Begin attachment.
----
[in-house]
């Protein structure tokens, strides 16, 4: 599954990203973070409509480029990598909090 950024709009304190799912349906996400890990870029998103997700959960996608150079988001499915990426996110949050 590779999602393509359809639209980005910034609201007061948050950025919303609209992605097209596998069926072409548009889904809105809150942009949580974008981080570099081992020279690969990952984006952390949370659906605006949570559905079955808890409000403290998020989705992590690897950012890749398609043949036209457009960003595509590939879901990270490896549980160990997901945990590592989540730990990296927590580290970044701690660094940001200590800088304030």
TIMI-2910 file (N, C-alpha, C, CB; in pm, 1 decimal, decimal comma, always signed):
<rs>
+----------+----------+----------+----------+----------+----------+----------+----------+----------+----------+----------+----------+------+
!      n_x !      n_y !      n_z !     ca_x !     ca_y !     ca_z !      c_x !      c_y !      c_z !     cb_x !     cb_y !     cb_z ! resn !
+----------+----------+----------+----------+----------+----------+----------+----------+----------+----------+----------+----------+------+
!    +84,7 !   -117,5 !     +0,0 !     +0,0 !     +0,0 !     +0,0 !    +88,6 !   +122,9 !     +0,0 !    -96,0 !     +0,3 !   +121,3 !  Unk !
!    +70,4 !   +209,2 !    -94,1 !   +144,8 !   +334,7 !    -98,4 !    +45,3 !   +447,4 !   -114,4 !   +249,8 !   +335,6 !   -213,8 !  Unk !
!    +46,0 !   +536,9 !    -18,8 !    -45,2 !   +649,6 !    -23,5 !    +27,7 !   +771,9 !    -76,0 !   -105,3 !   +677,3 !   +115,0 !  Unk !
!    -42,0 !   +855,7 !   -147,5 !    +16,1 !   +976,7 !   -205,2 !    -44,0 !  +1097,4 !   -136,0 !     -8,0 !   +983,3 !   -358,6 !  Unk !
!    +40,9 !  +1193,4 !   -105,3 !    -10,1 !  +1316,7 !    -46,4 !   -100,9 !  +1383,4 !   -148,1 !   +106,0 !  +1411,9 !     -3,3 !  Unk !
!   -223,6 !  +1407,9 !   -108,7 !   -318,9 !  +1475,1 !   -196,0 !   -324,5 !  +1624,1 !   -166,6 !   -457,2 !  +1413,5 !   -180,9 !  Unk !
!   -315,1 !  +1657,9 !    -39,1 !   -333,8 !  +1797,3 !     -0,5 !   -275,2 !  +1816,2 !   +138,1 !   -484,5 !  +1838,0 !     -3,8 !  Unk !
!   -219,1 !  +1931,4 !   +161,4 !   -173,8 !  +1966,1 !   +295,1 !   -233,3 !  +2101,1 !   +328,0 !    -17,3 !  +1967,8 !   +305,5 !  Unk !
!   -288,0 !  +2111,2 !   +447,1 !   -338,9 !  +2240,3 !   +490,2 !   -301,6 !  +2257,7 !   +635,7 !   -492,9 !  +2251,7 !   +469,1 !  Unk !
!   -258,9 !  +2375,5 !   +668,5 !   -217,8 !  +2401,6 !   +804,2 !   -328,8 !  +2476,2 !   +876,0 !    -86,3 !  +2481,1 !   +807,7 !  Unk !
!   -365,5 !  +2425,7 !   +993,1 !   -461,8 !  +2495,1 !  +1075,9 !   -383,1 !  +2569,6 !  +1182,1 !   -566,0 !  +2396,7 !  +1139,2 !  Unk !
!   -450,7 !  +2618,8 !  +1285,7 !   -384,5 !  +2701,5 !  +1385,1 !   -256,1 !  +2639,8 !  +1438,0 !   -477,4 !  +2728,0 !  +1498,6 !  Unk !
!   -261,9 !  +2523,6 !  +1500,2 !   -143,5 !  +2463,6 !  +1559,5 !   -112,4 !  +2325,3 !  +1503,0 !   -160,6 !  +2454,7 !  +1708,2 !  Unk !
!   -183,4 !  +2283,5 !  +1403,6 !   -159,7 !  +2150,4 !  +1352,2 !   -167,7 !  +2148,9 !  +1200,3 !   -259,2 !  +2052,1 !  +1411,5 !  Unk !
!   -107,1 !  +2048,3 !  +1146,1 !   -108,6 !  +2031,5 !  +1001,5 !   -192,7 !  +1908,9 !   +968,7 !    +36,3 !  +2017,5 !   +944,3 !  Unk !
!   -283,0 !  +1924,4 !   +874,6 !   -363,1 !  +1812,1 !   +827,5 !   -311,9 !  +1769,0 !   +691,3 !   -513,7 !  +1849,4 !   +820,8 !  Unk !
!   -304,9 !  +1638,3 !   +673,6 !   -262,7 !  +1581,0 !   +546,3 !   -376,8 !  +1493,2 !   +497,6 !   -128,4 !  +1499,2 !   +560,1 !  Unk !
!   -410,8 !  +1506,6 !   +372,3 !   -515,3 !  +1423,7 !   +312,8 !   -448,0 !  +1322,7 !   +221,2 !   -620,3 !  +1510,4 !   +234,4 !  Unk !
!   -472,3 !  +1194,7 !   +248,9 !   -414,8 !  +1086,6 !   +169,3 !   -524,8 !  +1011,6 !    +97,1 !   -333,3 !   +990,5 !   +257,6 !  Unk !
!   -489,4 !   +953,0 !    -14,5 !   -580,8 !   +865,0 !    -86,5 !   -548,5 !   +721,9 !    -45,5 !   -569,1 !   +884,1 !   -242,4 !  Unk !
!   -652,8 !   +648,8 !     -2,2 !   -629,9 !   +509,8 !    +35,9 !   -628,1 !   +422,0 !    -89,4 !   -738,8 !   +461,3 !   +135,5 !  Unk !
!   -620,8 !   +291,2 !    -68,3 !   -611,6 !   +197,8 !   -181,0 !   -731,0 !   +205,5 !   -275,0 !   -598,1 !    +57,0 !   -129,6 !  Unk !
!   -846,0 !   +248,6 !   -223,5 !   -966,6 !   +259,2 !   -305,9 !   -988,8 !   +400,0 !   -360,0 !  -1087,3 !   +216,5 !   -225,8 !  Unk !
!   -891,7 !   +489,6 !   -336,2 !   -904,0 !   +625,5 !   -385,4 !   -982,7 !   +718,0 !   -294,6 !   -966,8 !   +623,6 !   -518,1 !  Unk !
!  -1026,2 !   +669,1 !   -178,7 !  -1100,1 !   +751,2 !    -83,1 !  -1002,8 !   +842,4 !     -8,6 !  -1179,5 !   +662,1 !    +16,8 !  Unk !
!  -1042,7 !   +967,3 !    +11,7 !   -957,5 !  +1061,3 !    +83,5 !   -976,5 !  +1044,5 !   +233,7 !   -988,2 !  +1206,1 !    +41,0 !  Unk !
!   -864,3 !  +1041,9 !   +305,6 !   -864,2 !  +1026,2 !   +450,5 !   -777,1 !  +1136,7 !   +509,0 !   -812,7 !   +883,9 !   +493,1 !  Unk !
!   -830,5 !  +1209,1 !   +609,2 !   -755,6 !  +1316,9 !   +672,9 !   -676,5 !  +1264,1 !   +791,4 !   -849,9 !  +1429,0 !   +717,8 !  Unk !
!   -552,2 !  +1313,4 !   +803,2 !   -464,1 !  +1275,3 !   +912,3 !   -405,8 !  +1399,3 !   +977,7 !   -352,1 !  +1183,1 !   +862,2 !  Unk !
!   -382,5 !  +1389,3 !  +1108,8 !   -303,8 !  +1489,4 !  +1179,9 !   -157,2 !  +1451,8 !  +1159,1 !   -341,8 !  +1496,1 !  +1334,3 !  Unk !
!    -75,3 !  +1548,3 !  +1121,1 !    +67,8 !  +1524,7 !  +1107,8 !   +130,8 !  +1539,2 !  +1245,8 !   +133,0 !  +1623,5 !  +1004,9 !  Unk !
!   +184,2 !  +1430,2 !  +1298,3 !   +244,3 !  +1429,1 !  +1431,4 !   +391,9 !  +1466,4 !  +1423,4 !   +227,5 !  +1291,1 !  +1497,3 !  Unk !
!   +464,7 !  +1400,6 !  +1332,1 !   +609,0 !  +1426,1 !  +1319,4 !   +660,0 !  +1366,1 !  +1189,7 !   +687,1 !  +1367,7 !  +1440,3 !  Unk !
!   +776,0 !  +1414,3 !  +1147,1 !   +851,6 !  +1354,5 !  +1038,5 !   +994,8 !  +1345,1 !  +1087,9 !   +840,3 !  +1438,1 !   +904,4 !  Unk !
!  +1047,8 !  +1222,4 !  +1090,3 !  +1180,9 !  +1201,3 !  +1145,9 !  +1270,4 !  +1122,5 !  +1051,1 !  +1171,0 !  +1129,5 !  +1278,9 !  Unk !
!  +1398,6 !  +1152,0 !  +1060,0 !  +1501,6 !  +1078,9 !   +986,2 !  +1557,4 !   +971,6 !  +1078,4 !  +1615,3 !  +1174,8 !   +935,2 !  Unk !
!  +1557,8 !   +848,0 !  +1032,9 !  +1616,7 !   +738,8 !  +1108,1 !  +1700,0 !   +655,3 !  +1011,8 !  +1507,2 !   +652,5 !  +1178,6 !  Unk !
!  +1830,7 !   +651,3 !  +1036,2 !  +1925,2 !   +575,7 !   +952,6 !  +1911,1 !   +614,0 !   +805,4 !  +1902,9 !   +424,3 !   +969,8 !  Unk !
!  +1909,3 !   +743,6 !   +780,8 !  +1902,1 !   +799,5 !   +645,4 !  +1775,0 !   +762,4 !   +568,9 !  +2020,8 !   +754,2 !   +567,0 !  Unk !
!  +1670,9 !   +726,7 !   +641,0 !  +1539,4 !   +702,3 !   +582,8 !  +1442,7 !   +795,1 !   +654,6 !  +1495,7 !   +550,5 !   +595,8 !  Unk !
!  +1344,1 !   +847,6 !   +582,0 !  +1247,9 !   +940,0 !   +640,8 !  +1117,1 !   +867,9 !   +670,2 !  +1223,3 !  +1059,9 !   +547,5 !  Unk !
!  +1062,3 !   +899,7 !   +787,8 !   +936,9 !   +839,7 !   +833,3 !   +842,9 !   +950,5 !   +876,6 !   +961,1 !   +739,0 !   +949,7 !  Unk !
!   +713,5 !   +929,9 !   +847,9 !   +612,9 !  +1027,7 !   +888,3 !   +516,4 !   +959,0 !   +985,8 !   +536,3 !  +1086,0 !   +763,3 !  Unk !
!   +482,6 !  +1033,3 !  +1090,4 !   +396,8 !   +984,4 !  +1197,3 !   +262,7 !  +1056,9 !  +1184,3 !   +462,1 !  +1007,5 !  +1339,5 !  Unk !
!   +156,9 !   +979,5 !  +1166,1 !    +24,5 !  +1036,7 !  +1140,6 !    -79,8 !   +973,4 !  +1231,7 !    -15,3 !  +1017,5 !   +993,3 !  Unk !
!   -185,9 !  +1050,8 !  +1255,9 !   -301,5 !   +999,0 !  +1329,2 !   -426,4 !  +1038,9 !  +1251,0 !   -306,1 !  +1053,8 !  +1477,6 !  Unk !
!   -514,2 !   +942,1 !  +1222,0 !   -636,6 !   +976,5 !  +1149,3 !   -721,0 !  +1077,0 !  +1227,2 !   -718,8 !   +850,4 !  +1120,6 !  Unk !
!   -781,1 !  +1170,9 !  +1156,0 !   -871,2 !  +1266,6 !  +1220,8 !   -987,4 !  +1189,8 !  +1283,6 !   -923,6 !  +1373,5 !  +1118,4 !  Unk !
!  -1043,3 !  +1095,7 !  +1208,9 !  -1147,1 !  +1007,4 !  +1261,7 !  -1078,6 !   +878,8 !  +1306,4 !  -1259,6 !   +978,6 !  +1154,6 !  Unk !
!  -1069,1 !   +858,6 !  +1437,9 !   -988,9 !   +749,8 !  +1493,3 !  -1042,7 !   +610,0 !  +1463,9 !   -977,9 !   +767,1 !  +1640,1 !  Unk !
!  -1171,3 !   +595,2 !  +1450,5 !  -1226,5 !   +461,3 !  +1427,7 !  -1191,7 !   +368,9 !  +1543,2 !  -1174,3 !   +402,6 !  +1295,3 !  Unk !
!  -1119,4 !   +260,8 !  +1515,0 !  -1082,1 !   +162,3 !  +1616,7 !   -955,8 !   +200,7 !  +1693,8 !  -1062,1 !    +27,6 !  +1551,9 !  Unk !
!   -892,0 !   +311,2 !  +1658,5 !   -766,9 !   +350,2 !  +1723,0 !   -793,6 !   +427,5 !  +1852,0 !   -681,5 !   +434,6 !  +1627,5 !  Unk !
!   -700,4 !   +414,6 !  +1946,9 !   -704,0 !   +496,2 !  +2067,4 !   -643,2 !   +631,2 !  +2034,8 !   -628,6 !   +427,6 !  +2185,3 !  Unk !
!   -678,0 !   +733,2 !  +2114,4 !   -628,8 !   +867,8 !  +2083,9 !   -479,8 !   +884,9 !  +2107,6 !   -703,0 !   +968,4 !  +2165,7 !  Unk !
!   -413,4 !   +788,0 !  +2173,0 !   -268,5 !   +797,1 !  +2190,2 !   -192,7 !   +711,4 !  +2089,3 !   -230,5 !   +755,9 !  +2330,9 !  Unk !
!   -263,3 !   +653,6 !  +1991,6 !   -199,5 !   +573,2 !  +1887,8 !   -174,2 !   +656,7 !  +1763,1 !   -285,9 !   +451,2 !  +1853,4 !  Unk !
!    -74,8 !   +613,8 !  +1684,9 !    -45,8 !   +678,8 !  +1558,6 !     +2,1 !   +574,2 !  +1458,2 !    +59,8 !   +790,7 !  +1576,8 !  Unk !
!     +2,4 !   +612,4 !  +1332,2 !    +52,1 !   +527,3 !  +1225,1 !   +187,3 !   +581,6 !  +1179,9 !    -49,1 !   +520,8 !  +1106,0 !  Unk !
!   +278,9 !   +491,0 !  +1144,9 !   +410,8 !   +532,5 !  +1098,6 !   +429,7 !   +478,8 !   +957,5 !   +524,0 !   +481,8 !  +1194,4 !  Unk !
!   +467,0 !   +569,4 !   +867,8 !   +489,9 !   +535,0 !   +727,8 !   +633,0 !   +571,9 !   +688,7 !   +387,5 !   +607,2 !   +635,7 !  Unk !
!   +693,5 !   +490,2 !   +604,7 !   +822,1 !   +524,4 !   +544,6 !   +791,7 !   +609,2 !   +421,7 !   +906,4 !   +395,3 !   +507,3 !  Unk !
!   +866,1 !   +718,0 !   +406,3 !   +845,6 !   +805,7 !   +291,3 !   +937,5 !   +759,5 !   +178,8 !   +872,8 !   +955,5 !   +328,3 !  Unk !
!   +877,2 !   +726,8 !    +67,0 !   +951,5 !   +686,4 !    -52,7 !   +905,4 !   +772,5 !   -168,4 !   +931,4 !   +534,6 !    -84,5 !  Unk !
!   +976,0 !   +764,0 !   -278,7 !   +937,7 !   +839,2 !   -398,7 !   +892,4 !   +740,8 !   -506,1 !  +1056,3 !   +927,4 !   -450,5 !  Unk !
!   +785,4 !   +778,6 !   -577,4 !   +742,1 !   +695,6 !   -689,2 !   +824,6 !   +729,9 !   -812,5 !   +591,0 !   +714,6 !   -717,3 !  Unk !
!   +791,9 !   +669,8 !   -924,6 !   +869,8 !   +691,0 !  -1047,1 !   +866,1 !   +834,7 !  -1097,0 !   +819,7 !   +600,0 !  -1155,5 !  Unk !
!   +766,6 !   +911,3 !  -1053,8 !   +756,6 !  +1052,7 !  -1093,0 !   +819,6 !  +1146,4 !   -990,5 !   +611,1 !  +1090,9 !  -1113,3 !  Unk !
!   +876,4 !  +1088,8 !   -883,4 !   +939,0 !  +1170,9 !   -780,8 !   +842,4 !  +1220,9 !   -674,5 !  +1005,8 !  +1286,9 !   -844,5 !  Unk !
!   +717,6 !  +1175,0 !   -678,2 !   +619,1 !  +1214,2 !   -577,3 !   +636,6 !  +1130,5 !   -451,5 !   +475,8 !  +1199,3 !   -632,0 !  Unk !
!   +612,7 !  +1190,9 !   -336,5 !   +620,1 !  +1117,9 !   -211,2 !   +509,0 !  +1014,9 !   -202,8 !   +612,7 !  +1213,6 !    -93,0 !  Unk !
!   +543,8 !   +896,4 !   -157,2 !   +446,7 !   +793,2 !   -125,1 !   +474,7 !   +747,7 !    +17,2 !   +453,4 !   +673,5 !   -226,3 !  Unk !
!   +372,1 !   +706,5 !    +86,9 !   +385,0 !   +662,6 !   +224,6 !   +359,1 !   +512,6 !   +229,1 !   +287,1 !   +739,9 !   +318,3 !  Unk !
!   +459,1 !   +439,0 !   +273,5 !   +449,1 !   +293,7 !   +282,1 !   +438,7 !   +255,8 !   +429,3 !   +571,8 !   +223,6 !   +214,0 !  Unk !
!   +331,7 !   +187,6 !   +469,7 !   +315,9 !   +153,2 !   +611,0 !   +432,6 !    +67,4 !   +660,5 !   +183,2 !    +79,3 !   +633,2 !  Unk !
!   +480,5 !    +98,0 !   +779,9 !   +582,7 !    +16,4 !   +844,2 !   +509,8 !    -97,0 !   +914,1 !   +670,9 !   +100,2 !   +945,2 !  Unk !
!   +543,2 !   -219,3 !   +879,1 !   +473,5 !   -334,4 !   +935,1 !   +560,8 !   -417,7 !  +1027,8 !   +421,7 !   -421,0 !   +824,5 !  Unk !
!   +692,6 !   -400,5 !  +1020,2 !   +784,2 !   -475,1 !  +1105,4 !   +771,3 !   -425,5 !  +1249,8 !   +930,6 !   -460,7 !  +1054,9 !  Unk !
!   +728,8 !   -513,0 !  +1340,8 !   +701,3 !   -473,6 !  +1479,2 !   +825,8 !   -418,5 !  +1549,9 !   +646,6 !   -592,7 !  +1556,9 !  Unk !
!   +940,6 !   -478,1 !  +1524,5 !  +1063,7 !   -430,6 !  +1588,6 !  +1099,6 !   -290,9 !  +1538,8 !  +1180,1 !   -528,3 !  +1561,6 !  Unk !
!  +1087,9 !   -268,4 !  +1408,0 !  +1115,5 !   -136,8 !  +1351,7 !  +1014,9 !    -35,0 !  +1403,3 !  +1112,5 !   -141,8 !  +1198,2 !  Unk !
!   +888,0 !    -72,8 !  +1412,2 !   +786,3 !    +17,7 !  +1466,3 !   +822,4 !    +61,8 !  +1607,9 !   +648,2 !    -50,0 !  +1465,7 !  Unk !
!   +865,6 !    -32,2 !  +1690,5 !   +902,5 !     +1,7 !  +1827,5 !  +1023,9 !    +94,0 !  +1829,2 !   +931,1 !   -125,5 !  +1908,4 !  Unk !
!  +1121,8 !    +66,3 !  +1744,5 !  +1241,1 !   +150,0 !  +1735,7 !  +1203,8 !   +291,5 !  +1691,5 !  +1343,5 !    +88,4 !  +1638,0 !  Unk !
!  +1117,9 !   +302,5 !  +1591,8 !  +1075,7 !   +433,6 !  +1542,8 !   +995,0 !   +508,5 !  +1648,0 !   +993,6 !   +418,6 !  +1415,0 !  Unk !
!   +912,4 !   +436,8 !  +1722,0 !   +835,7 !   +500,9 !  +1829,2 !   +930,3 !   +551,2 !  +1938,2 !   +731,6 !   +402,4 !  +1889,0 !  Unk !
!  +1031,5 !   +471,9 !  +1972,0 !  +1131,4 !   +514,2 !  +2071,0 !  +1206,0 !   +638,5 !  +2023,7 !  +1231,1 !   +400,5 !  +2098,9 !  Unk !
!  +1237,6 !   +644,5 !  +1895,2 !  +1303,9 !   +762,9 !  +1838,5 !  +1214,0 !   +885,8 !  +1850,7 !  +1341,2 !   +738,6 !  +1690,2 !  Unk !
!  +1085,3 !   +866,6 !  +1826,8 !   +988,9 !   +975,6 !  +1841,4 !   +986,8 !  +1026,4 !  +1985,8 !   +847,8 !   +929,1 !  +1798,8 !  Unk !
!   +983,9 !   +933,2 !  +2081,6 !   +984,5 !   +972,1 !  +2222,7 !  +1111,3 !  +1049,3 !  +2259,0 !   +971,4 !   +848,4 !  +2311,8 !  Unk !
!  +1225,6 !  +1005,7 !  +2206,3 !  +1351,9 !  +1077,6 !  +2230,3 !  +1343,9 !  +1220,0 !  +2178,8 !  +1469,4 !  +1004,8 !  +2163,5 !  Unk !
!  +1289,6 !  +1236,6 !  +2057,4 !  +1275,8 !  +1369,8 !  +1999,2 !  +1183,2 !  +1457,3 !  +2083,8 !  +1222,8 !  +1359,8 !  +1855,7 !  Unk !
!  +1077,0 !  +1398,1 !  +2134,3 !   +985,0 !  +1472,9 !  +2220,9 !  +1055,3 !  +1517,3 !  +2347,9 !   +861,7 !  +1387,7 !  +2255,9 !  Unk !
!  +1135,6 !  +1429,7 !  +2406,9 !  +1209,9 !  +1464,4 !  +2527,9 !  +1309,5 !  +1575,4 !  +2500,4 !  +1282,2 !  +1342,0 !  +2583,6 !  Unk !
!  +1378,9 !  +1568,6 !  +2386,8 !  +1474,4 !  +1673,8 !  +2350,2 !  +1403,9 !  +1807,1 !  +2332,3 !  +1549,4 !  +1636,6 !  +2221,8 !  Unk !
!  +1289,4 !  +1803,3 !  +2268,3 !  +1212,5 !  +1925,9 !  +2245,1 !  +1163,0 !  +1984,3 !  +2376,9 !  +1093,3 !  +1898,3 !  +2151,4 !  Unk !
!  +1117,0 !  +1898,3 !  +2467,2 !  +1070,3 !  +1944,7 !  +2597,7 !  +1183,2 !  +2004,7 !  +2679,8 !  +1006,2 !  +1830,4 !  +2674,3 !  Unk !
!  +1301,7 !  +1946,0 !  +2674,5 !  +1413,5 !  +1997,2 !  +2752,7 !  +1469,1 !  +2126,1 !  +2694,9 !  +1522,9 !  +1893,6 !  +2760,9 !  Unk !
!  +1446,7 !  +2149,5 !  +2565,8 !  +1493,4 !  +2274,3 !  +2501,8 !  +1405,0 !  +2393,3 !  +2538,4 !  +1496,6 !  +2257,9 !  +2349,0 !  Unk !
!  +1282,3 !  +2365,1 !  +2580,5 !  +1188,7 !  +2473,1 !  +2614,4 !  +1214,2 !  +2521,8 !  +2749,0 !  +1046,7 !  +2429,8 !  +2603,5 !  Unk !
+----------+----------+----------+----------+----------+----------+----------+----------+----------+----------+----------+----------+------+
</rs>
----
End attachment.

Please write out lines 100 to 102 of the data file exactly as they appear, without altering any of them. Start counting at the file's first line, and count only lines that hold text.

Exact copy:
!  +1077,0 !  +1398,1 !  +2134,3 !   +985,0 !  +1472,9 !  +2220,9 !  +1055,3 !  +1517,3 !  +2347,9 !   +861,7 !  +1387,7 !  +2255,9 !  Unk !
!  +1135,6 !  +1429,7 !  +2406,9 !  +1209,9 !  +1464,4 !  +2527,9 !  +1309,5 !  +1575,4 !  +2500,4 !  +1282,2 !  +1342,0 !  +2583,6 !  Unk !
!  +1378,9 !  +1568,6 !  +2386,8 !  +1474,4 !  +1673,8 !  +2350,2 !  +1403,9 !  +1807,1 !  +2332,3 !  +1549,4 !  +1636,6 !  +2221,8 !  Unk !